Why Silver Prices Are Falling This Week

why silver prices are fallingHistorically bearish sentiment is the biggest factor behind why silver prices are falling this week.

And it doesn't help that the U.S. dollar is picking up strength, as Japan and the Eurozone begin to actively work to devalue their currencies.

This all paints a very grim picture for precious metals investing.

"Gold and silver are likely close to a final capitulation, probably around the $1,000 level for gold and $12 for silver," said Money Morning Resource Specialist Peter Krauth.

You heard that right: $12 silver.

This seems somewhat unthinkable for the white metal that just three and a half years ago was pushing up toward $50 an ounce. But this isn't the end of the long-term silver bull-run.

"Sentiment may be in the toilet, but demand and fundamentals remain stunningly bullish," Krauth added.

To understand the factors driving silver lower right now, here's a closer look at the power of the bears...

Unsustainable Bearish Sentiment on Silver

A quick glimpse at the speculator data proves how sentiment has moved silver lower.

As of the most recent data from the Commodity Futures Trade Commission, speculators had held 51,711 contracts short - paper bets that rise in value as silver falls in price - representing 258.6 million ounces. Heavy bets against silver have triggered more shorts recently.

But this is a pattern that at some point reverses. Speculators who are short eventually buy silver if they want to close out their short position.

Think of it this way. When a short is opened at a price, the short seller is essentially selling silver at that market price. Because they don't own the silver they sold - it is borrowed on margin through a margin account - they have to buy back the silver contracts to close out the short position.

So they only profit if they buy long contracts at a price lower than they sold it, pocketing the difference.

What has typically been the case with speculation this year is that speculators would begin piling up the short positions. This increased selling pressure would then push down silver prices. And when silver prices hit a low, speculators would cover their shorts to lock in gains for fear that the market would deem silver oversold and invite the bulls back in.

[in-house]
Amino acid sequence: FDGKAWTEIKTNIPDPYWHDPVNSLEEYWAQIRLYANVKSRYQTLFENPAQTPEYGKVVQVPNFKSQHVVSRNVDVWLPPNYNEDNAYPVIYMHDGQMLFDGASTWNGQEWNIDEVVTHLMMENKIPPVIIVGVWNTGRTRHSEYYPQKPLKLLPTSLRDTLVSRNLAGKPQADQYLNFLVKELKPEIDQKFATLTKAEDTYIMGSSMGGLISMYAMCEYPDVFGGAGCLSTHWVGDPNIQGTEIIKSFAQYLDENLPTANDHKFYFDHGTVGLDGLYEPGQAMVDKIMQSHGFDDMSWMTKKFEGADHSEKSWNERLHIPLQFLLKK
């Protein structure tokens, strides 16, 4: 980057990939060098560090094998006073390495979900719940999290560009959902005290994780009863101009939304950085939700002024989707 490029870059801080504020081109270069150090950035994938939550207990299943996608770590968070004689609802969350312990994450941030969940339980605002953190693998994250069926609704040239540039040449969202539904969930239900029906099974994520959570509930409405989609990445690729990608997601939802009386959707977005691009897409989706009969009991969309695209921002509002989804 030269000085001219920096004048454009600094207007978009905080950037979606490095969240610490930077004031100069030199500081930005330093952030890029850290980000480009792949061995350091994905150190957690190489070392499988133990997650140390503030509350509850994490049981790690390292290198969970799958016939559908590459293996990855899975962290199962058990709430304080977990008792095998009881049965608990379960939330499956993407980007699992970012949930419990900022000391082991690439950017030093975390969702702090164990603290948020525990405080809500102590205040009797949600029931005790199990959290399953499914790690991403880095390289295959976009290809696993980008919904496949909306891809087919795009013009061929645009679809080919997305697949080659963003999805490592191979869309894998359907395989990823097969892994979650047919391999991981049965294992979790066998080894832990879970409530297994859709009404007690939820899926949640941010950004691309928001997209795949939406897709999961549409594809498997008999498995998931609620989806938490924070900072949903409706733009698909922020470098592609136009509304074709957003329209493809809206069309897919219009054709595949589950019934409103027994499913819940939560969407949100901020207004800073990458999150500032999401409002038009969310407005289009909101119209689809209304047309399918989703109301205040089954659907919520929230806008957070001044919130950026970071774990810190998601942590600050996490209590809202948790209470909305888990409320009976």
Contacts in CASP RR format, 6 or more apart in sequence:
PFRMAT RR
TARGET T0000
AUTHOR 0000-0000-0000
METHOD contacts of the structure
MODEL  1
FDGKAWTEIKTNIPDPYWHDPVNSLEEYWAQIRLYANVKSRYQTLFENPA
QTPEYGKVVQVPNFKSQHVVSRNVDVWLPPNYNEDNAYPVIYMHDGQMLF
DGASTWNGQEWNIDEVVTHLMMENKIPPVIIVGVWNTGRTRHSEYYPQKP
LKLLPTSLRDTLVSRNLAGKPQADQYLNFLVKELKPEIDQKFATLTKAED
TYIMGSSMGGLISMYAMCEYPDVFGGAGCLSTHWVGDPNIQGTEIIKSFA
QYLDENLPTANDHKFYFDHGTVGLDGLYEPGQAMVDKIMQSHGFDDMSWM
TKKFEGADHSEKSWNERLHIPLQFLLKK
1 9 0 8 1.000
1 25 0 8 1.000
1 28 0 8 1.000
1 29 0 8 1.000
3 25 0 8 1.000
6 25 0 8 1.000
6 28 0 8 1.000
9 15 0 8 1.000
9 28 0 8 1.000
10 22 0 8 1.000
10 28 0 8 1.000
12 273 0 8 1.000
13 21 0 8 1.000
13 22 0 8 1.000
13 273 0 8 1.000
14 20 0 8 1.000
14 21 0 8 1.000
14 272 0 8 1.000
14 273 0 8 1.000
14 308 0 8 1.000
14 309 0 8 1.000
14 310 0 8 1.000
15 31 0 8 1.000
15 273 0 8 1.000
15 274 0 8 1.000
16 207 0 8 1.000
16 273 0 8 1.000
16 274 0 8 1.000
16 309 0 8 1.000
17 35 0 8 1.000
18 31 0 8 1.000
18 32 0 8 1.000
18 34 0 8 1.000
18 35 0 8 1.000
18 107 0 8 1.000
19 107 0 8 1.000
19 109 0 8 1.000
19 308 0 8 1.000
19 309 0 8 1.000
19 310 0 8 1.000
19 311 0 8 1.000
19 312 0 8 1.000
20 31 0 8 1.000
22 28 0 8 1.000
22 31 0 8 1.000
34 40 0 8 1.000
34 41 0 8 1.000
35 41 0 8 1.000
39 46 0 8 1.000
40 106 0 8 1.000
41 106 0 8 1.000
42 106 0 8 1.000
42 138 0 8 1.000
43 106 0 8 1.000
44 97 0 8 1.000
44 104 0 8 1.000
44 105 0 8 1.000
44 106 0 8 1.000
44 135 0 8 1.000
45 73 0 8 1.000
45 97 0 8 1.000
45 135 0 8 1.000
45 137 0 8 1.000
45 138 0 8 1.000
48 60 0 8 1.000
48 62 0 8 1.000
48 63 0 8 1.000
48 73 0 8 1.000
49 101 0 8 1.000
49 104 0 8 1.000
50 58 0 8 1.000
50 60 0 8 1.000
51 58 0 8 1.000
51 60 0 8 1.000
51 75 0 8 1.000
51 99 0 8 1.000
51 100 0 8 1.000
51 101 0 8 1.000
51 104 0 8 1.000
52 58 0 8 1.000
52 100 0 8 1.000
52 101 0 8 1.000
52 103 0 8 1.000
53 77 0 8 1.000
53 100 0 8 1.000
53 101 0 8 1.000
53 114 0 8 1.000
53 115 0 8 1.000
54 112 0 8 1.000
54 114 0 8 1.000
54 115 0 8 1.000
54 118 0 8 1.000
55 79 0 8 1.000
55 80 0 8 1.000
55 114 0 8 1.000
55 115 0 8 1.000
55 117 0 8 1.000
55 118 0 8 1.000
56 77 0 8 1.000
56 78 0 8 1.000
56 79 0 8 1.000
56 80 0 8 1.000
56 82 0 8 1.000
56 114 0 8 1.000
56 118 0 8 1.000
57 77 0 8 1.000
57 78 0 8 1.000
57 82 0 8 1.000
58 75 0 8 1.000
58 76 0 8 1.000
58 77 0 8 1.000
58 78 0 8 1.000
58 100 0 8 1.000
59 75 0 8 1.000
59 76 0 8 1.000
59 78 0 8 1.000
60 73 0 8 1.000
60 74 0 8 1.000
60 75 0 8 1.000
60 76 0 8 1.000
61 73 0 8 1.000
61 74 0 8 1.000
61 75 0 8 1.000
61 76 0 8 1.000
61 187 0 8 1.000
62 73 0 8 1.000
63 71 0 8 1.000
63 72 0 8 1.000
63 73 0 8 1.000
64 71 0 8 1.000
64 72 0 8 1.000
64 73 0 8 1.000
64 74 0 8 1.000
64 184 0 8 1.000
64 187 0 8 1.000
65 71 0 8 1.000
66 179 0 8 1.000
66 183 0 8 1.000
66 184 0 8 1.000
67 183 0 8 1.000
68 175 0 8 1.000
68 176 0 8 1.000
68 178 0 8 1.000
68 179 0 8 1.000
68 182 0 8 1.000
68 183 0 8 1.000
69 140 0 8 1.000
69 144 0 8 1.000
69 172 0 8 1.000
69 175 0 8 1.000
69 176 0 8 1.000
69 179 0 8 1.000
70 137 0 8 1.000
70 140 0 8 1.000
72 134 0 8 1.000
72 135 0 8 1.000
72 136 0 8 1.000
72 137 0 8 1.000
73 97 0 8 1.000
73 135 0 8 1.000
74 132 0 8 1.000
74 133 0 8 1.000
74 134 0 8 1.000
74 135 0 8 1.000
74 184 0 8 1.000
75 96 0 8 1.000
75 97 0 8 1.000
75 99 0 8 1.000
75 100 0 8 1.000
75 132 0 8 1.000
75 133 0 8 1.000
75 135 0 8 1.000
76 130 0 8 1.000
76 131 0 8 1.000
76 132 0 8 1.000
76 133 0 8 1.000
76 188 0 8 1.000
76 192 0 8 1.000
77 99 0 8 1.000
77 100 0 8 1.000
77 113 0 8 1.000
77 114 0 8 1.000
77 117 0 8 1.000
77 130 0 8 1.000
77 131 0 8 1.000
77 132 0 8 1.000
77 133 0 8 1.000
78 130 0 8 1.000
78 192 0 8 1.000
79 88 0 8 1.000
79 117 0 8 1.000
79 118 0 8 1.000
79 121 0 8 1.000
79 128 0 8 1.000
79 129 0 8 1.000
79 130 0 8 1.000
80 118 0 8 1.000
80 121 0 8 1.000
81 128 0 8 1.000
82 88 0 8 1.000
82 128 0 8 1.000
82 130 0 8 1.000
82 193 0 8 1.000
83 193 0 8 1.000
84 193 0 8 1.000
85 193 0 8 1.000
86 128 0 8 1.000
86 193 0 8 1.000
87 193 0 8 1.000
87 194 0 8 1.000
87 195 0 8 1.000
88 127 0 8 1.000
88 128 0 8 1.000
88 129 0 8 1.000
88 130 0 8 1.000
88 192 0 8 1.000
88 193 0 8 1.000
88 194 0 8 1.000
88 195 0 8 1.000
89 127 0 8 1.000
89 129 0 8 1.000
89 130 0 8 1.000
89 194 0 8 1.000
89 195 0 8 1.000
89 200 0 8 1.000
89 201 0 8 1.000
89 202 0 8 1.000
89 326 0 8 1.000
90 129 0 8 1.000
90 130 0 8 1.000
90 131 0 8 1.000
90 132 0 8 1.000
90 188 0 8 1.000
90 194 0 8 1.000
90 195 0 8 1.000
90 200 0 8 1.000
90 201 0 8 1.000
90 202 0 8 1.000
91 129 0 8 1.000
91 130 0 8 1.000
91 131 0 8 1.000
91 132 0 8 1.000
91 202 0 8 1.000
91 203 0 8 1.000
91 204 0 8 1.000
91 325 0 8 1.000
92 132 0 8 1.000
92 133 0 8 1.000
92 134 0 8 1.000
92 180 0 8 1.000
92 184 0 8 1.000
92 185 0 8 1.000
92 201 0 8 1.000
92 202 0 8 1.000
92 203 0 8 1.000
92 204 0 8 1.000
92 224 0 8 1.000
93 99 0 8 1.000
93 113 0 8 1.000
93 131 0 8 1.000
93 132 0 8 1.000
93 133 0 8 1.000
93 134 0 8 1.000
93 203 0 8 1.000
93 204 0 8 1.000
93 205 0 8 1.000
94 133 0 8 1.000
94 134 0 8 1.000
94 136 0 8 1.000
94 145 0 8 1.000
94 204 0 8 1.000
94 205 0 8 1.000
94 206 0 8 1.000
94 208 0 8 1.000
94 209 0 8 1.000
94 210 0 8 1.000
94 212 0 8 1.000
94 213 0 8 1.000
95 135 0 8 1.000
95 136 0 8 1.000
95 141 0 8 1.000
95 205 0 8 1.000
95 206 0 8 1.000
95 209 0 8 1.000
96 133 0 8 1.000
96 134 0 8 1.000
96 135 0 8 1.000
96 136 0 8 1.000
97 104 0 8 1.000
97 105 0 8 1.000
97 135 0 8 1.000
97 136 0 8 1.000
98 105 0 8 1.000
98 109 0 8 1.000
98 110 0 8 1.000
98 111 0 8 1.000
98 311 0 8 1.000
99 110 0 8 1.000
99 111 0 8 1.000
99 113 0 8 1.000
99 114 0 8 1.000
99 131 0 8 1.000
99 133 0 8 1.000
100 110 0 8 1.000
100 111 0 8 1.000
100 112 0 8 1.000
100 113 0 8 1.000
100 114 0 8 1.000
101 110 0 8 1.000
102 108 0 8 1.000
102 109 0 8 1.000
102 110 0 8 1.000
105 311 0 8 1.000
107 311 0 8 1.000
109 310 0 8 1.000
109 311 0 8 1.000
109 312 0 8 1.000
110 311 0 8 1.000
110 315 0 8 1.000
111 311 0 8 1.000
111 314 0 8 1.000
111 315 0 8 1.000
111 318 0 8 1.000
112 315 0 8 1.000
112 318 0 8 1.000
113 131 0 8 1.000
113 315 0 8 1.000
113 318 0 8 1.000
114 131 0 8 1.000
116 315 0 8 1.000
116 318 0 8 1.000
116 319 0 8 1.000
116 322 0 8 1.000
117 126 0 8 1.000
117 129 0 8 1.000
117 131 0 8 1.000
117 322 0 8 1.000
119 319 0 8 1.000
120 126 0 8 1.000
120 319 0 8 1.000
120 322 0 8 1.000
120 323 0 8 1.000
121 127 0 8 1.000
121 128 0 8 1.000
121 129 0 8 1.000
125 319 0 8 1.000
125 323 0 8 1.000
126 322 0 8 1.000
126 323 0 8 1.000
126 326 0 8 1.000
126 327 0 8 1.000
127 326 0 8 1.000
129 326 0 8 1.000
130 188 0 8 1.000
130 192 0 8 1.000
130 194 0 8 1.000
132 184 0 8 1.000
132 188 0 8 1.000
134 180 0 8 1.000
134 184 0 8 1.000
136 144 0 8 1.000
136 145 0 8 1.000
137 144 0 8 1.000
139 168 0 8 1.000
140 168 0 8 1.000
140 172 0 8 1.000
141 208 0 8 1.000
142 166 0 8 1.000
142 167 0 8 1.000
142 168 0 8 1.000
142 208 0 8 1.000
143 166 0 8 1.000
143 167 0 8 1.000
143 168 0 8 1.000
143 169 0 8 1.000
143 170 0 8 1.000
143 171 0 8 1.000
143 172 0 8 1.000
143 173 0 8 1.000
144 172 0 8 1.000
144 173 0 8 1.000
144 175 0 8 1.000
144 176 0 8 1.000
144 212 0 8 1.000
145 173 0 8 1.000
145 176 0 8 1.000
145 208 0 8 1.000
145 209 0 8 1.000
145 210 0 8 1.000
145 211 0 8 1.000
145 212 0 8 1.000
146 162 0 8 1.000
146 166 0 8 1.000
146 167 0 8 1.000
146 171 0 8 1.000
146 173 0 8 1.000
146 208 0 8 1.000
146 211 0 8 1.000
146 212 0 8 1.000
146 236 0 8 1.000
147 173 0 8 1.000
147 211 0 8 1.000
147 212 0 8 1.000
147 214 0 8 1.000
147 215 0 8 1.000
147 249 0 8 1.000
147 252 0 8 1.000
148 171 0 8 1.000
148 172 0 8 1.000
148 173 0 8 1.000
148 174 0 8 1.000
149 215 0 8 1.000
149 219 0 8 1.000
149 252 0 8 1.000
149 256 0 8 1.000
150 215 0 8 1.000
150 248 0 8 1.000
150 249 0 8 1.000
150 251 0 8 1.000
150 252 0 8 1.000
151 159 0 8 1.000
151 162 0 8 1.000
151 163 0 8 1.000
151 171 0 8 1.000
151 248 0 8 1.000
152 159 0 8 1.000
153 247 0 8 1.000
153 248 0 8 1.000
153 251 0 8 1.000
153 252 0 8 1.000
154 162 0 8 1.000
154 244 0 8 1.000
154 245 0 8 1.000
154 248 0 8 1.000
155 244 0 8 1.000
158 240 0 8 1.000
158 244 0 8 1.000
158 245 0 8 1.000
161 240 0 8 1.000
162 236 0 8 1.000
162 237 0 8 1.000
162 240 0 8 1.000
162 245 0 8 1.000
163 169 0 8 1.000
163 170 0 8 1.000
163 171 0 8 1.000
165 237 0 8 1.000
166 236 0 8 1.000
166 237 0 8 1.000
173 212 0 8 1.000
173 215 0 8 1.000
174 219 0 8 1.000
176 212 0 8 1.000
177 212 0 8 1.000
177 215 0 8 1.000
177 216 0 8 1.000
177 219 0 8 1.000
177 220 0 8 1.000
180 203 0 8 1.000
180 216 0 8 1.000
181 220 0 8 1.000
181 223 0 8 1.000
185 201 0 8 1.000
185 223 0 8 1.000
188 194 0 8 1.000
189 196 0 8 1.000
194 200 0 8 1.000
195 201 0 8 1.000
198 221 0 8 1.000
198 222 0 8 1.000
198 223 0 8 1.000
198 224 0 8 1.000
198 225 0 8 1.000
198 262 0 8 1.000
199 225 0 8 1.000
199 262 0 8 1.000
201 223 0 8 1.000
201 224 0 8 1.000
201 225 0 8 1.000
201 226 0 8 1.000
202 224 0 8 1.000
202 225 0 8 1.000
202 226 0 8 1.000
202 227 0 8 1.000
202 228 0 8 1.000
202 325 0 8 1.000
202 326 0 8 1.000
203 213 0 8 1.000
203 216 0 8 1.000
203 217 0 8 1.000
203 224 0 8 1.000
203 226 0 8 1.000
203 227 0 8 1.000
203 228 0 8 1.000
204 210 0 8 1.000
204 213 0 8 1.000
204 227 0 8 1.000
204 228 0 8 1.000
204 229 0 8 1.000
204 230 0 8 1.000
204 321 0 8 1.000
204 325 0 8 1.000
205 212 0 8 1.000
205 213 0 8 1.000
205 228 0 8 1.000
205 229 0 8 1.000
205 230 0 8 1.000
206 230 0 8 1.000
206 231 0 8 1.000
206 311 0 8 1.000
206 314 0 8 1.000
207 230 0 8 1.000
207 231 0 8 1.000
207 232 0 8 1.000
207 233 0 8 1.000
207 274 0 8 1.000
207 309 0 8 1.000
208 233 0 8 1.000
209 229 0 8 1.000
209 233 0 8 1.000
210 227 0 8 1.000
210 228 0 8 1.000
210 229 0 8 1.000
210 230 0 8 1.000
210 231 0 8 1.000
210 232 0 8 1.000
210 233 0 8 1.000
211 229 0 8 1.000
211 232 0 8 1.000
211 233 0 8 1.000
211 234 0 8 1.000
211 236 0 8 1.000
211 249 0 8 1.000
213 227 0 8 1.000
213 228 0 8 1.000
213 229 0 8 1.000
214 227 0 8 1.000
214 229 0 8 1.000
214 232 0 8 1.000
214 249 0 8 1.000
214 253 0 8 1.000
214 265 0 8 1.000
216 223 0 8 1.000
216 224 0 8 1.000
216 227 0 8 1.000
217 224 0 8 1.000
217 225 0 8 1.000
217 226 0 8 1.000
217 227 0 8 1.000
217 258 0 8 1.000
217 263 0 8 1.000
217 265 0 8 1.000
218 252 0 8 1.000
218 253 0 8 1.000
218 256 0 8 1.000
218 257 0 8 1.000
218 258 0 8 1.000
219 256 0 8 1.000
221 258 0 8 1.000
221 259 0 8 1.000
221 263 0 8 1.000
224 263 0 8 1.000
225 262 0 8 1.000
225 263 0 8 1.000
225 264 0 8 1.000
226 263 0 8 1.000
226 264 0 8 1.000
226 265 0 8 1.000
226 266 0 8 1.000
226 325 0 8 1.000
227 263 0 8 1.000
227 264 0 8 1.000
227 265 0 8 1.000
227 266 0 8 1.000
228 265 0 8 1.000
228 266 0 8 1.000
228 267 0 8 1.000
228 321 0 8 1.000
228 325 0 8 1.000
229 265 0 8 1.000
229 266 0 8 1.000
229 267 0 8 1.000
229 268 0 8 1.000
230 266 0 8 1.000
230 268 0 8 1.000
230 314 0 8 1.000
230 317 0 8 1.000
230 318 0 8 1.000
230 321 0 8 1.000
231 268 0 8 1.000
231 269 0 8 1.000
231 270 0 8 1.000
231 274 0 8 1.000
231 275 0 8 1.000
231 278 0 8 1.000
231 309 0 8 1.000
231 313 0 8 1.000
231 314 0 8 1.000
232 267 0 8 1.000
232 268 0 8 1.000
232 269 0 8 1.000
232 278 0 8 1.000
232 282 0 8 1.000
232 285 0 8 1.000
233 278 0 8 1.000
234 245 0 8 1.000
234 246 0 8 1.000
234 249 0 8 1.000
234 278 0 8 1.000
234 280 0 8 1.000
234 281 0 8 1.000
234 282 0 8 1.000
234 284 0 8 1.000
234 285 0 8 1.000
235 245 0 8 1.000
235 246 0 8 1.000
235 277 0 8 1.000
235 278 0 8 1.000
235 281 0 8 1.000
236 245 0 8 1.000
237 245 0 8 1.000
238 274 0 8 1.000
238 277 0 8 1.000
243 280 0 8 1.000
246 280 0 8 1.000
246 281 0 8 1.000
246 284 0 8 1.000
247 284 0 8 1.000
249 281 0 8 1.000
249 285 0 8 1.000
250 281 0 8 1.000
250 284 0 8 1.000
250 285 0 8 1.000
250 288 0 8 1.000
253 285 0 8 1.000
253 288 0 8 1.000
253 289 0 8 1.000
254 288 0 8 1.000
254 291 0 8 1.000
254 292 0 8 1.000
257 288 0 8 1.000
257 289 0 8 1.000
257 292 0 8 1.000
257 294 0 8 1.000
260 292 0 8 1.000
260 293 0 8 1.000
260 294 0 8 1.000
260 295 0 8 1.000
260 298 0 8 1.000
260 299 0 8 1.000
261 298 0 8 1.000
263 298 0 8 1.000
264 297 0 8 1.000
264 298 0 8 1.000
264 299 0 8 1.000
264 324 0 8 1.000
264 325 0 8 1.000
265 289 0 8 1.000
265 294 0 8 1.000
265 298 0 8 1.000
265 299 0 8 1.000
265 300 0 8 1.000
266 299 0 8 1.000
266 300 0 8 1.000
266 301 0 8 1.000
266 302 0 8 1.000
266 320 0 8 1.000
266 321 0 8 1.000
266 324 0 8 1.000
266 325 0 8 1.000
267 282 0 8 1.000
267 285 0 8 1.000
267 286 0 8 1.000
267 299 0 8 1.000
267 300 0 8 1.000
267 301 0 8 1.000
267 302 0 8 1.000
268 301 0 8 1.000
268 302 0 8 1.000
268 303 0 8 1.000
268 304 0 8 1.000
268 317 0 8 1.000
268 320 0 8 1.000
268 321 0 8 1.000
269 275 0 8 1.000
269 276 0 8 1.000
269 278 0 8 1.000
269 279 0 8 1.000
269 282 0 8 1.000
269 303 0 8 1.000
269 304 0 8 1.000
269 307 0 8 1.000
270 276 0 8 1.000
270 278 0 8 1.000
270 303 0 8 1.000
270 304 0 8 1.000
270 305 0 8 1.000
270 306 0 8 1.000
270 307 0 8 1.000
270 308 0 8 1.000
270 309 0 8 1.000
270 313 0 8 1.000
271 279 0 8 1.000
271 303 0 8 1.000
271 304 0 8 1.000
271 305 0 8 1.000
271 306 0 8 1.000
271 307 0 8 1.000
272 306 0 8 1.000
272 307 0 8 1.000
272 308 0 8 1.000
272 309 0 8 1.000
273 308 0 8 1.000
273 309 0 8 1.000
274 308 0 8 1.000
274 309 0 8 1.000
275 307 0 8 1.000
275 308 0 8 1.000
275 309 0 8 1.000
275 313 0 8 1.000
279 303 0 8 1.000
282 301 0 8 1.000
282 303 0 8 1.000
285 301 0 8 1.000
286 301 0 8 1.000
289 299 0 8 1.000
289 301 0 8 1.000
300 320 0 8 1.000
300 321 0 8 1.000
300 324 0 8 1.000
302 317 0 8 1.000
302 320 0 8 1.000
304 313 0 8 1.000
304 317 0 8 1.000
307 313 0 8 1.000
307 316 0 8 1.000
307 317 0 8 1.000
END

When short volume reached a high volume and prices were hitting troughs, the shorts would cover their position en masse and the sudden surge in buying pressure would give silver a nice lift.

With silver prices so low, and shorts at a record high level, you'd expect this to have happened by now.

But it hasn't.

At the end of September, silver shorts had hit a new record. After just one week of short covering, the bears reestablished their position and there wasn't the expected short liquidation period. Four weeks later, the shorts hit a brand new record.

The bears are winning right now, and they are holding tight. They aren't backing off, which signals to the markets that even at the ridiculously low level of around $15, silver still has room to fall.

Don't Let Short-Term Losses Diminish Long-Term Value

Make no mistake about it, $15 silver is absurd. But the bears are looking at the strength of the dollar and the surging markets and are showing no respect for precious metal investments.

So, yes, silver is likely to test the $12 level before it turns around.

Silver Scorecard 2014

Current Price (per oz., Nov. 6 close): $15.425

Weekly Change: -$0.75 (-4.6%)

Monthly Change: -$0.75 (-4.6%)

Year-to-Date Change: -$4.14 (-21.2%)

2014 Closing High: $21.965 (Feb. 24)

2014 Closing Low: $15.315 (Nov. 6)

2014 Average Price: $19.554

And the big institutional buyers, who could realistically buy enough silver to at least give it a slight jolt and shake out some of the bears, aren't helping either.

According to data from Thomson Reuters GFMS, silver exchange-traded funds, which hold physical silver and sell stock based on the value of their holdings, have shed 10.8 million ounces from their vaults in October.

This is the largest offloading of silver holdings since December 2013, when silver ETFs shed 12.4 million ounces.

This was after two straight months of big physical silver purchases. In August, ETFs added 8.8 million ounces, and another 12.2 million in September - the biggest increase in over a year.

But this is all opportunistic traders betting on silver's downside.

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At some point the fundamentals come back into effect. The global economy is weak, and no amount of stimulus out of Japan or the Eurozone can mask that.

As the Silver Institute has pointed out, investment demand could increase by one billion ounces over the next decade "for capital preservation and silver's pedigree as a leading industrial metal."

And industrial demand is only going to increase with silver's role in growing trends like wearable technology. The London-based independent precious metals research consultancy, Metals Focus, expects silver demand to grow by 5% from 2014 to 2016, outpacing forecasted GDP growth.

Bottom Line? Silver will keep falling, but don't sweat it. Let the speculators have their small victories and let them enjoy languishing silver prices while they can.

Markets are roaring ahead as the world's central banks have become more accommodative to stimulus and easing policies, and silver has paid the price. But even with this global money-printing craze, silver has more promise than the world economy.

Hold tight to your silver investments, and don't let short-term movements scare you away. In fact, take opportunities to buy more silver. Prices aren't going to be this low forever.


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